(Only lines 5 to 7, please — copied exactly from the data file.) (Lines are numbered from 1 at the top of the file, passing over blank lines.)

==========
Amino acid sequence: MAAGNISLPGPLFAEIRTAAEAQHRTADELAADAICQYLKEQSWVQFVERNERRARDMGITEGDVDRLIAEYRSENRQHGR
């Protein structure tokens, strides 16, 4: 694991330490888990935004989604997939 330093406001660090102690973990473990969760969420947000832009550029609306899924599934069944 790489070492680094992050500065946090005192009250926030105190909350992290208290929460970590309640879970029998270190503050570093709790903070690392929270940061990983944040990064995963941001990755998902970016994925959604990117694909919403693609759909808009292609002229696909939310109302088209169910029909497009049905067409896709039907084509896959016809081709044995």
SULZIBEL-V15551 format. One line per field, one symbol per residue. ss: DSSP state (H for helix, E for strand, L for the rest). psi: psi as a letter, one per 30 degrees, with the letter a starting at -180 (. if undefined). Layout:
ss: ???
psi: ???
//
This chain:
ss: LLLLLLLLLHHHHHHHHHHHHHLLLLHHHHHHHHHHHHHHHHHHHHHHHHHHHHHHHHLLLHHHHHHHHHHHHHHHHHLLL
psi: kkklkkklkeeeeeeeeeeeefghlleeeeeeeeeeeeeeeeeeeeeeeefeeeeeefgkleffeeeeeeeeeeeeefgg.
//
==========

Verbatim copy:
psi: ???
//
This chain: